A few days ago, I had a chance to start working with Terraform using the Azure provider. In this post, I am going to describe how it felt using a dev-ops tool as a software developer and what are the main features I found useful at the beginning, and you might do as well.
What is Terraform?
When I was asked to use Terraform to “program down” the infrastructure that supports all the applications we created, I wasn’t sure what to think about or how to imagine it.
I knew in Azure you can click a lot to mess with the configurations. I played with it for personal projects a few times, so I knew what we are talking about, but I never tried to code the creation of an infrastructure. I saw and read ARM (Azure Resource Management) files before, so I knew there is a way to express it in code, but I didn’t know what toolset this language supports.
Terraform came up once or twice before slightly in discussions among my colleagues and friends. At that time my first question was: “What is Terraform? What can you do with that?”. The answer I got was something like that.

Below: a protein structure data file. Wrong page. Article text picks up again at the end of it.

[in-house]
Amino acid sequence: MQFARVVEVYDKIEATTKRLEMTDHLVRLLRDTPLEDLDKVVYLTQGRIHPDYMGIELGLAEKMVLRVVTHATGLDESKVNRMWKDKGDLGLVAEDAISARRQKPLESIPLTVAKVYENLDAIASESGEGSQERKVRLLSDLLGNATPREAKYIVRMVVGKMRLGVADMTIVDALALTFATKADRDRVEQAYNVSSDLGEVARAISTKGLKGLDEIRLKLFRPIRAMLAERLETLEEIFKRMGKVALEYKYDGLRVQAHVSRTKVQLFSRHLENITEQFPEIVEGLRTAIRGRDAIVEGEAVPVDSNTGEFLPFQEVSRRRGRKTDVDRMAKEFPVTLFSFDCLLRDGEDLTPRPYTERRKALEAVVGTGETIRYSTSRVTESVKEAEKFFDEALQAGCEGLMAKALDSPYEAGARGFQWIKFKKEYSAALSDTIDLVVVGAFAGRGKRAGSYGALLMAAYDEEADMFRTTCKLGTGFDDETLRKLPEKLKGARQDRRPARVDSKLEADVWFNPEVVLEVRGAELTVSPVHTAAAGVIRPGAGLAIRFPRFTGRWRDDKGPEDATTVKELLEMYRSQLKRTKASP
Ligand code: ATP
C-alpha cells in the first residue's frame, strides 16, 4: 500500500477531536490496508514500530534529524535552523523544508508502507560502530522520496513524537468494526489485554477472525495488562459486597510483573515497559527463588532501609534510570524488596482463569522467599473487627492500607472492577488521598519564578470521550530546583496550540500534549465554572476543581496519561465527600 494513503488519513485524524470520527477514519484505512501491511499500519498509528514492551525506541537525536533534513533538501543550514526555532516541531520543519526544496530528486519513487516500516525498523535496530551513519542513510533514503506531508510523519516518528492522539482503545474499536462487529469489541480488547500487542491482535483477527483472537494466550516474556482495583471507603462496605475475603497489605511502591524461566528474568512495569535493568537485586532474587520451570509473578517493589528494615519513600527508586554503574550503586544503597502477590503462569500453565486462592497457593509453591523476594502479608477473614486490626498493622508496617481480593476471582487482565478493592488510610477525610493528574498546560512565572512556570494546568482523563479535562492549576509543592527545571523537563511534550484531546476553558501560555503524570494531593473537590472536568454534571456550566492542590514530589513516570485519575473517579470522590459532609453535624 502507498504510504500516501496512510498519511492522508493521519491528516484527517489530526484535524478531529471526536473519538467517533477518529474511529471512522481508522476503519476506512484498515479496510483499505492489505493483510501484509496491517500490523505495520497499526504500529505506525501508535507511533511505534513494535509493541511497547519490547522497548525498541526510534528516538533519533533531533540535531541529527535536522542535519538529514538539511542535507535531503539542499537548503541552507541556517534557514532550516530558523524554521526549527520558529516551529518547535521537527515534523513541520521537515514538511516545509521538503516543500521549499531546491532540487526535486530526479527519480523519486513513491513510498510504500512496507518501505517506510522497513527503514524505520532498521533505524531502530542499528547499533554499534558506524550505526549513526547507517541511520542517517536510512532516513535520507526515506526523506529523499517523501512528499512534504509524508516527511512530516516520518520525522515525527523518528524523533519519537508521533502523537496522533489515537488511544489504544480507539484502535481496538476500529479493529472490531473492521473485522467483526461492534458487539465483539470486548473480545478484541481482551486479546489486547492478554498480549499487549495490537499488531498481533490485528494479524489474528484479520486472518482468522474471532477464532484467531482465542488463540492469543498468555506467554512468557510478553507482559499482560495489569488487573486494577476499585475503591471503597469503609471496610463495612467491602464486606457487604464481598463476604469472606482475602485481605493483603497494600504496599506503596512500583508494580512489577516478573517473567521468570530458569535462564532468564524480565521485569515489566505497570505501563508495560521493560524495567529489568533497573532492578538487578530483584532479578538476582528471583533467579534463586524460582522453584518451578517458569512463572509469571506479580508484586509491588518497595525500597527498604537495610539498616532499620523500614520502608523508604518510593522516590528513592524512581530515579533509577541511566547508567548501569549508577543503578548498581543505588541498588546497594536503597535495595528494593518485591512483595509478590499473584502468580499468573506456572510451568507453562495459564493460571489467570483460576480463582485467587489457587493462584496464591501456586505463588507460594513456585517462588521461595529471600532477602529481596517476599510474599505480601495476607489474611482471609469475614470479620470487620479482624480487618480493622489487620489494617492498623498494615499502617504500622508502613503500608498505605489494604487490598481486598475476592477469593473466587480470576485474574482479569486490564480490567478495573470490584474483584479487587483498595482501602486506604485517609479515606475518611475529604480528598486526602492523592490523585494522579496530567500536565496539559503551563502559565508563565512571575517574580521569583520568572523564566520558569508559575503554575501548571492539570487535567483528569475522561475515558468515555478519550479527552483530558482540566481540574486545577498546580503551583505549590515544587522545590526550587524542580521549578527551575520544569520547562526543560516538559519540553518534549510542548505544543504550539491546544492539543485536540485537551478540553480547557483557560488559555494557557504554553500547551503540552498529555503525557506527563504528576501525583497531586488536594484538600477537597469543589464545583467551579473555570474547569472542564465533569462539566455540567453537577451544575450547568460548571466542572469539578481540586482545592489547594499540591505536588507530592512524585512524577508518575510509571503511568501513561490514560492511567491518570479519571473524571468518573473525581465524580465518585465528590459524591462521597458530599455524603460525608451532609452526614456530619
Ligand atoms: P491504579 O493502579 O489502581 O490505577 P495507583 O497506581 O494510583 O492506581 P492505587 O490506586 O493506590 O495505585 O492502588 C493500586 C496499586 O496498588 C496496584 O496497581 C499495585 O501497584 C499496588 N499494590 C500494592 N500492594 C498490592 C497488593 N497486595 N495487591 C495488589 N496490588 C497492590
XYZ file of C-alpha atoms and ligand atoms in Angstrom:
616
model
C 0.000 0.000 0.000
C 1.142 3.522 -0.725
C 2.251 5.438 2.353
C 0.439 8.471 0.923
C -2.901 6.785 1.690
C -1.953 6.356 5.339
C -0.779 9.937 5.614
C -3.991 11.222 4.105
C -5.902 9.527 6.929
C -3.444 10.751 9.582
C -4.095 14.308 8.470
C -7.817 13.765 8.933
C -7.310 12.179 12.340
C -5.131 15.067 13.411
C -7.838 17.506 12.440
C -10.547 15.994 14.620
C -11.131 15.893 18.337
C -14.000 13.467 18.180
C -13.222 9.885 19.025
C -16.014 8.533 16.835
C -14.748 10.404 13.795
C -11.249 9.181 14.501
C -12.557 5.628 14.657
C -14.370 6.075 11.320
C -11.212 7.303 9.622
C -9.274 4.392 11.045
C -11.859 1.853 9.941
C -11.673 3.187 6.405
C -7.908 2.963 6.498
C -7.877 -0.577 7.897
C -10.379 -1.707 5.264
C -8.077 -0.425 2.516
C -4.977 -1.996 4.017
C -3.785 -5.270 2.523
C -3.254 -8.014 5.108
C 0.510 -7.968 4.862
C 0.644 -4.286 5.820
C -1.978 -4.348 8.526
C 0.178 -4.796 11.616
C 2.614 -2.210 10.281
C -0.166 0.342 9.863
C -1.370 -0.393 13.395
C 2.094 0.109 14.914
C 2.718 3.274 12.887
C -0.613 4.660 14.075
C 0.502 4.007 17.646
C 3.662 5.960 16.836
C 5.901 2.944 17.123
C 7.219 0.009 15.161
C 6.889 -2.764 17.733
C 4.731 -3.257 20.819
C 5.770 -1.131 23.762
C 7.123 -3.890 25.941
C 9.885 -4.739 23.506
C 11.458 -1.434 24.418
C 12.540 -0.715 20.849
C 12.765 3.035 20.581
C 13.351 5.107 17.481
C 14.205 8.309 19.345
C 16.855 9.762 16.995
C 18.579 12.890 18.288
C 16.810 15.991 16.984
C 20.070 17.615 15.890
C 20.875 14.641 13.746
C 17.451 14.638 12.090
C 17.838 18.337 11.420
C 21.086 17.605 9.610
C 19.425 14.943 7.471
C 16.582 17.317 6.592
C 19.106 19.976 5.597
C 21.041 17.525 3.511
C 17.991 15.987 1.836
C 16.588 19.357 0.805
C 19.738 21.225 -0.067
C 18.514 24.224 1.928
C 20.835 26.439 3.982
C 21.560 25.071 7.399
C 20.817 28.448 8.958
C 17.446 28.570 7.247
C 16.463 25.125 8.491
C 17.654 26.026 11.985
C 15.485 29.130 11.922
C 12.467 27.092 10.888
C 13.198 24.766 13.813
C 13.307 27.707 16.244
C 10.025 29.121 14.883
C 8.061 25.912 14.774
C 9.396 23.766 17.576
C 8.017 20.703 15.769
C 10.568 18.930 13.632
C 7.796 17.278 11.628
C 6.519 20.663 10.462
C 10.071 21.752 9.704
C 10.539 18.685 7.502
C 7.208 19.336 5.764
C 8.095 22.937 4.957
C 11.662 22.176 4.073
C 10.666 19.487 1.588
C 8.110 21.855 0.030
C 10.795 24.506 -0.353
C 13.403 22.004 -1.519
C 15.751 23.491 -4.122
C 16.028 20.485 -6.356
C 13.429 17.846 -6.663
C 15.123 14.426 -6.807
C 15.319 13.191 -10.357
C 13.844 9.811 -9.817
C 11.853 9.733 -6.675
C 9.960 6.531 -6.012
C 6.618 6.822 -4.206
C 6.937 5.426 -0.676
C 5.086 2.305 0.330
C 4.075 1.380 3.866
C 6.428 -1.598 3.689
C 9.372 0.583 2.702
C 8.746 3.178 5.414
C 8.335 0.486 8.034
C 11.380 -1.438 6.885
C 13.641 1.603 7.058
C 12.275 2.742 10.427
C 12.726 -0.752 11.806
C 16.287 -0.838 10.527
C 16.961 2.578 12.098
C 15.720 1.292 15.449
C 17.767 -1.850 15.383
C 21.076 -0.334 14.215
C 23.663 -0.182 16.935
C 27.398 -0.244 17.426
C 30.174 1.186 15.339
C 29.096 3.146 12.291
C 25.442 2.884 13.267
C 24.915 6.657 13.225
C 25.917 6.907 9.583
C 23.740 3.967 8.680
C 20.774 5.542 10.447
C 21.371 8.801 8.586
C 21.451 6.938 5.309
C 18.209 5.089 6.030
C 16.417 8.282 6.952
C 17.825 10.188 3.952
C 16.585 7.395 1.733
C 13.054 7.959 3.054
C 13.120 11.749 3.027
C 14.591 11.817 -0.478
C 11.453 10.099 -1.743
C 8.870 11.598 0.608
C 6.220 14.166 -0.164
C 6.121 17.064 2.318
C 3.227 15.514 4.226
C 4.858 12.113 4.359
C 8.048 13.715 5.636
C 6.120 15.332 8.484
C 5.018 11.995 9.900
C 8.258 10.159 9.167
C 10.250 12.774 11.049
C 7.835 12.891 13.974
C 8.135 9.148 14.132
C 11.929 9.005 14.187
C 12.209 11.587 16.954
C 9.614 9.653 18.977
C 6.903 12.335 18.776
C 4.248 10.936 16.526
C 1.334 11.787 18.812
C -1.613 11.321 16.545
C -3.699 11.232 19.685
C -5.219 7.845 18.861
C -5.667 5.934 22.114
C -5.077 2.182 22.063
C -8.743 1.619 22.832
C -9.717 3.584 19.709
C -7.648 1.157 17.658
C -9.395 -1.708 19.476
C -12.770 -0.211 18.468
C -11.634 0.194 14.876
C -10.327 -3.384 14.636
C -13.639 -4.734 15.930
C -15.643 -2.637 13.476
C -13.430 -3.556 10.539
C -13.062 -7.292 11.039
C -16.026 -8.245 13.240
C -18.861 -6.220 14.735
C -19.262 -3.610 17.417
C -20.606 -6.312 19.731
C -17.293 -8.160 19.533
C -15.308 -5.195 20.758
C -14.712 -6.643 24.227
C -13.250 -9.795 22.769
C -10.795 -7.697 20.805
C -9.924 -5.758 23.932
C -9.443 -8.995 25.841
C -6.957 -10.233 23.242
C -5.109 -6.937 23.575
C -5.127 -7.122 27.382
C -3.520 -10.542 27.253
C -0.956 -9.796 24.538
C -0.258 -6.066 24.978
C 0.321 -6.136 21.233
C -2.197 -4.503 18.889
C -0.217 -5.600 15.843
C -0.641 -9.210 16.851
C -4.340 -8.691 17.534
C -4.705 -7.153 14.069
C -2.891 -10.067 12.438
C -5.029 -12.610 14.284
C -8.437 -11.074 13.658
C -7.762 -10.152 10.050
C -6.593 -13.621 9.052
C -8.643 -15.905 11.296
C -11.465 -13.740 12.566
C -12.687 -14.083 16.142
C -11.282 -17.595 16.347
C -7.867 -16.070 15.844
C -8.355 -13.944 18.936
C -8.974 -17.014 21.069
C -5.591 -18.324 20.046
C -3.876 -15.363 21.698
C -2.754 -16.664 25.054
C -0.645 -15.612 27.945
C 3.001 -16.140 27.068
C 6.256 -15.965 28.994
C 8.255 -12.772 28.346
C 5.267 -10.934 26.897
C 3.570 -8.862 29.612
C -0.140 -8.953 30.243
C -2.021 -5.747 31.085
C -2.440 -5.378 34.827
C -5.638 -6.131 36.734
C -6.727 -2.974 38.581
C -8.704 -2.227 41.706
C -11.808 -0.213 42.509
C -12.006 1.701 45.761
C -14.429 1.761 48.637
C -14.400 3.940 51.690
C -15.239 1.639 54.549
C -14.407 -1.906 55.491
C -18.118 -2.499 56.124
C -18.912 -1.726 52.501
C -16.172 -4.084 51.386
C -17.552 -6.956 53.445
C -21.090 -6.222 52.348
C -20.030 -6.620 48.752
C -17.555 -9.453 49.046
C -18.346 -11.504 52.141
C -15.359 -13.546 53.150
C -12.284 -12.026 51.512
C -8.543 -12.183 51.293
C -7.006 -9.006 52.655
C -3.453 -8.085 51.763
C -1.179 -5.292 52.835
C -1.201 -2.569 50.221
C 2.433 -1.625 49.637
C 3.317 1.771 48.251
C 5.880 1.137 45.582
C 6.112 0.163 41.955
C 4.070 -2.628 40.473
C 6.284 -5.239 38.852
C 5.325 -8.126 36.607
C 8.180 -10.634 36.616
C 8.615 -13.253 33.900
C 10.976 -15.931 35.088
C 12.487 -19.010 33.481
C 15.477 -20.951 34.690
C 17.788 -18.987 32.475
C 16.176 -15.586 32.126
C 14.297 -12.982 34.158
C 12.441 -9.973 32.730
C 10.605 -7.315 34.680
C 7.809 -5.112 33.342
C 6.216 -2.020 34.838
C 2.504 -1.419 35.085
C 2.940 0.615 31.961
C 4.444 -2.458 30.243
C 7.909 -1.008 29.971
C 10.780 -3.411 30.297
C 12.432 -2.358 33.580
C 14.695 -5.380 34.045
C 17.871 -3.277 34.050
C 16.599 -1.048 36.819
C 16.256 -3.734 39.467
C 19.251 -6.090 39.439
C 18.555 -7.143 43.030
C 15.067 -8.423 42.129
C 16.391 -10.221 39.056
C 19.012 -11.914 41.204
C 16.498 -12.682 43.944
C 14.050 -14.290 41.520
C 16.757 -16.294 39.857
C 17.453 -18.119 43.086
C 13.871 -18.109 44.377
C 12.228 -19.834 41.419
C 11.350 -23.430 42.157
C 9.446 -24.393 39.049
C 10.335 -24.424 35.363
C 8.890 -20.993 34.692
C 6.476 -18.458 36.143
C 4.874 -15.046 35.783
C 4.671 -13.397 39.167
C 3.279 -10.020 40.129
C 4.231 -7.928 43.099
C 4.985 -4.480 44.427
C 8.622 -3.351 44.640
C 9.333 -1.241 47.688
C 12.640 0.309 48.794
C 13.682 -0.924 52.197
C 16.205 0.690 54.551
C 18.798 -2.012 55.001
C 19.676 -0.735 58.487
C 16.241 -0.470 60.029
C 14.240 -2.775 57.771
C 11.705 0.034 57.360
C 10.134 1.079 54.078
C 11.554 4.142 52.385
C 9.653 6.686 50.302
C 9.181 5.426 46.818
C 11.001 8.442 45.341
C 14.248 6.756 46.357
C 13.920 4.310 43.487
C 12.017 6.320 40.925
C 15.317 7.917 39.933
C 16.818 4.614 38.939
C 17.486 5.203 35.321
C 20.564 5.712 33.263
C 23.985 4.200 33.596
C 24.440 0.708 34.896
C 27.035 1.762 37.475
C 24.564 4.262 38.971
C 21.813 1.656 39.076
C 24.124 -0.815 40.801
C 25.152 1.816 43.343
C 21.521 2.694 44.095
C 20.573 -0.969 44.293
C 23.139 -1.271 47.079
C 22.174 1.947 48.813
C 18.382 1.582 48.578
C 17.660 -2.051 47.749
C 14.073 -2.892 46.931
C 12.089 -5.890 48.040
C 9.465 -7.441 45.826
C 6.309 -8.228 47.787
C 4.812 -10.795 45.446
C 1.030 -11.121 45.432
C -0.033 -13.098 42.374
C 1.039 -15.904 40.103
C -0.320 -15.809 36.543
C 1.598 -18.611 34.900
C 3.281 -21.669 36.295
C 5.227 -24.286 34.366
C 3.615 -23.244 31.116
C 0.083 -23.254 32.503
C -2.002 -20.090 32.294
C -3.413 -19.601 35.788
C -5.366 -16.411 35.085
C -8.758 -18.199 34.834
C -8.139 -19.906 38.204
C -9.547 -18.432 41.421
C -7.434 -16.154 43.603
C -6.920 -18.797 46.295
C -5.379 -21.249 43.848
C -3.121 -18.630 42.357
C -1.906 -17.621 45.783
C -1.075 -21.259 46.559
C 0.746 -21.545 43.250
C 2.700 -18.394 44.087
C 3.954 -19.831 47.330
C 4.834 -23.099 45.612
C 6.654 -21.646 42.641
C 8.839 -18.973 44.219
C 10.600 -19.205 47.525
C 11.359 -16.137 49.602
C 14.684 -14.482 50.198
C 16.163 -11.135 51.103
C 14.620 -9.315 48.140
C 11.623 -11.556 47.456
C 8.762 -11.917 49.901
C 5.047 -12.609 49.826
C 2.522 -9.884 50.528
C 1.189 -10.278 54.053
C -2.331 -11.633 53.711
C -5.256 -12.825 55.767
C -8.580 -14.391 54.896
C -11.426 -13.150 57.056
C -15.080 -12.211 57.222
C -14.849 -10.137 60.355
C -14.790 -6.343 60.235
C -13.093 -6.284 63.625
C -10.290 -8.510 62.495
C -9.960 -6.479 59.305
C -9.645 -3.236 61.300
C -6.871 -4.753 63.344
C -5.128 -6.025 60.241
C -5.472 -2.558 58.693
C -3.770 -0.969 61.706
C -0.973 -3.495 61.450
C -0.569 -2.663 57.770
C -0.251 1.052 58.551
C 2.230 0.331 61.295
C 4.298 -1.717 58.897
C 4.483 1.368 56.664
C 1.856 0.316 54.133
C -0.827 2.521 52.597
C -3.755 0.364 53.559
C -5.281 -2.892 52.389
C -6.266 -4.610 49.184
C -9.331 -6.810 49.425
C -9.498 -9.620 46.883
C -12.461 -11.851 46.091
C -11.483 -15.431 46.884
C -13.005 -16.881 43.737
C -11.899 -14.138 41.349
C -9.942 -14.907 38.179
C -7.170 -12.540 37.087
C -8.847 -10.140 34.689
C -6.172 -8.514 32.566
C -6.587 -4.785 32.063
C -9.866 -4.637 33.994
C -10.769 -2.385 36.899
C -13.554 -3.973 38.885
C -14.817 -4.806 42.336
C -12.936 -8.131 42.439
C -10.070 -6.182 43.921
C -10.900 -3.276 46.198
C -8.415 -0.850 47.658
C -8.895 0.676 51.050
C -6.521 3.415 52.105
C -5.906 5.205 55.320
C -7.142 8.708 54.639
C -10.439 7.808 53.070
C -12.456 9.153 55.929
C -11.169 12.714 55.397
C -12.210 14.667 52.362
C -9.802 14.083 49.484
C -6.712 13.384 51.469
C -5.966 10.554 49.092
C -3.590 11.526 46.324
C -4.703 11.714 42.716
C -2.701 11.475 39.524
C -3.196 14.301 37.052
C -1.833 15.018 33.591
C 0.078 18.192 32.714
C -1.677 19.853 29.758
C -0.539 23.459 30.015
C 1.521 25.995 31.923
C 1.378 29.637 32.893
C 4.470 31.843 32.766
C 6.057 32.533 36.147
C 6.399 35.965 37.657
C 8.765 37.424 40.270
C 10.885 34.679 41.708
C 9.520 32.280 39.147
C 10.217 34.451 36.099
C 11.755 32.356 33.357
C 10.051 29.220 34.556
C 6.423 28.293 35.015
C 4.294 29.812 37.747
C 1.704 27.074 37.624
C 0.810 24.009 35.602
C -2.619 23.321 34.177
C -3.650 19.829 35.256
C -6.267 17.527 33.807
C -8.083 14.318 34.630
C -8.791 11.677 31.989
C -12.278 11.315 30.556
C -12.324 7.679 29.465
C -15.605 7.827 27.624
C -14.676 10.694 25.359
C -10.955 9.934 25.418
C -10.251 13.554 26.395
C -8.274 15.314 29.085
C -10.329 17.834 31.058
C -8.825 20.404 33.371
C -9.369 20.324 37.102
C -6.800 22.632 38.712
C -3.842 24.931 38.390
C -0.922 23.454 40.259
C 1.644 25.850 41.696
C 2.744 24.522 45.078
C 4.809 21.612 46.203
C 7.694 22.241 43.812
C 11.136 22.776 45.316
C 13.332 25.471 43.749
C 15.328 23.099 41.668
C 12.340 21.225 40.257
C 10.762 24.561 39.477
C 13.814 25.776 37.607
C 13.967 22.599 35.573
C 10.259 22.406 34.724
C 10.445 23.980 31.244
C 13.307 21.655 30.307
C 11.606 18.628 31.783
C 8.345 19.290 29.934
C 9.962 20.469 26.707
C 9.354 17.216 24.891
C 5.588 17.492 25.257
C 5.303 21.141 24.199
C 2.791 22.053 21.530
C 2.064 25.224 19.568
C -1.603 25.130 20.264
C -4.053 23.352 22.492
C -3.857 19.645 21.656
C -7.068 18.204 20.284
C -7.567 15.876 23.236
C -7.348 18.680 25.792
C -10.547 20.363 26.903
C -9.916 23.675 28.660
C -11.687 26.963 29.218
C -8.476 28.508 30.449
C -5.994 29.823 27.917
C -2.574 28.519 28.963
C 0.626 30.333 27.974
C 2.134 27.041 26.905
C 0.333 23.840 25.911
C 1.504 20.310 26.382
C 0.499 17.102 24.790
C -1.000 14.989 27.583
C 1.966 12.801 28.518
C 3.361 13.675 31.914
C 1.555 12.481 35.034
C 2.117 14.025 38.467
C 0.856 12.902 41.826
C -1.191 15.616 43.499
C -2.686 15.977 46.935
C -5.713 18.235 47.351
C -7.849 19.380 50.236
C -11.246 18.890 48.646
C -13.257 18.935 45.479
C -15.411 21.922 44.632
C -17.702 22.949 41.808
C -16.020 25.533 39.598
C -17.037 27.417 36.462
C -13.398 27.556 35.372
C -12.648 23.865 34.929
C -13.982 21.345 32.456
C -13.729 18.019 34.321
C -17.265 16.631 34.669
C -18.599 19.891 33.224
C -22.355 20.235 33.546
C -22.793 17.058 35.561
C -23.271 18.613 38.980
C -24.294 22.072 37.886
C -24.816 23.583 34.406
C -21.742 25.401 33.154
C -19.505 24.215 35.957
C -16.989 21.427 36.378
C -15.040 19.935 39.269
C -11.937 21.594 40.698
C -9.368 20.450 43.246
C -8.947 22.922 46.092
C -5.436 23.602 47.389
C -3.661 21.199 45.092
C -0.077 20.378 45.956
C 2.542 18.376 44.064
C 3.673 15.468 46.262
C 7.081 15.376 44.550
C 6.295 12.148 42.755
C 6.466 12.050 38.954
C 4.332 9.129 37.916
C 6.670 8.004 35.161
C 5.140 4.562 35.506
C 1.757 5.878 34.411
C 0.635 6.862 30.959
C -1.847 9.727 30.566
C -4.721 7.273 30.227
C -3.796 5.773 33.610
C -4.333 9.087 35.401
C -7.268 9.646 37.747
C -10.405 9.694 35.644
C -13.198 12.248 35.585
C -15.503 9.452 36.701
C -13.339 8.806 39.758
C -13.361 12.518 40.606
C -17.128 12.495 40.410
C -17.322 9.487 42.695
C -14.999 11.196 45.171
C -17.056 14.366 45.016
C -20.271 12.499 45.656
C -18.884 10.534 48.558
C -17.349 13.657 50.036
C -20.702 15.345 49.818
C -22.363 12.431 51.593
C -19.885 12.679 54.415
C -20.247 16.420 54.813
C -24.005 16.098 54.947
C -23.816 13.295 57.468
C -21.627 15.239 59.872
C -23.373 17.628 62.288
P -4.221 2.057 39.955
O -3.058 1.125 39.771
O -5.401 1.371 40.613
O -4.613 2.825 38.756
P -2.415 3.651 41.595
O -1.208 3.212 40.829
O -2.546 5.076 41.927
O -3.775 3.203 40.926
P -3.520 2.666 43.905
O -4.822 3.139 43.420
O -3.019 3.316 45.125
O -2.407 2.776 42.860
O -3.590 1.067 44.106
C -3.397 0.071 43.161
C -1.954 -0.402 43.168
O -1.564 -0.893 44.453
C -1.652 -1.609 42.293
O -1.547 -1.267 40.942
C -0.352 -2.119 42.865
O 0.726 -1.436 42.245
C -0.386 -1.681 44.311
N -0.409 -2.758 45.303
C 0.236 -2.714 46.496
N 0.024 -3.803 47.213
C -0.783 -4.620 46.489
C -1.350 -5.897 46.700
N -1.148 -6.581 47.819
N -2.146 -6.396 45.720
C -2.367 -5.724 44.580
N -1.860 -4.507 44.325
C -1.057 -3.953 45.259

“Terraform is a programming language created for dev-ops engineers. It helps to unify how you express your server infrastructure as code. There are many providers who supports the language, like Azure, Google, Amazon Web Services, and 127 more as of today. A nice touch to use the same programming language to automate the usage of all those different server farms.”
You can express terraform state in either JSON, or in terraform files (.tf files) developed by HashiCorp, the company behind Terraform. I chose the .tf files for my projects.
Spoiler Alert: Introduction page of Terraform. Take a look after you are done with this article. https://www.terraform.io/intro/index.html
Sounds Interesting, Where Can I Learn More?
After I got an idea what this language is about, I looked for resources where I can learn how to use it. I started watching Pluralsight courses, but I felt I miss a lot of background knowledge for these classes. Fortunately, I didn’t have to wait for long and I received an email from my project manager, that pointed to a learning material and I received a playground subscription where I can play with my learning projects. Now this was game changing.
Be Careful with The Costs of Cloud Services
Note: I must emphasize that while learning Terraform is free, creating (most) resources in data-centers costs money.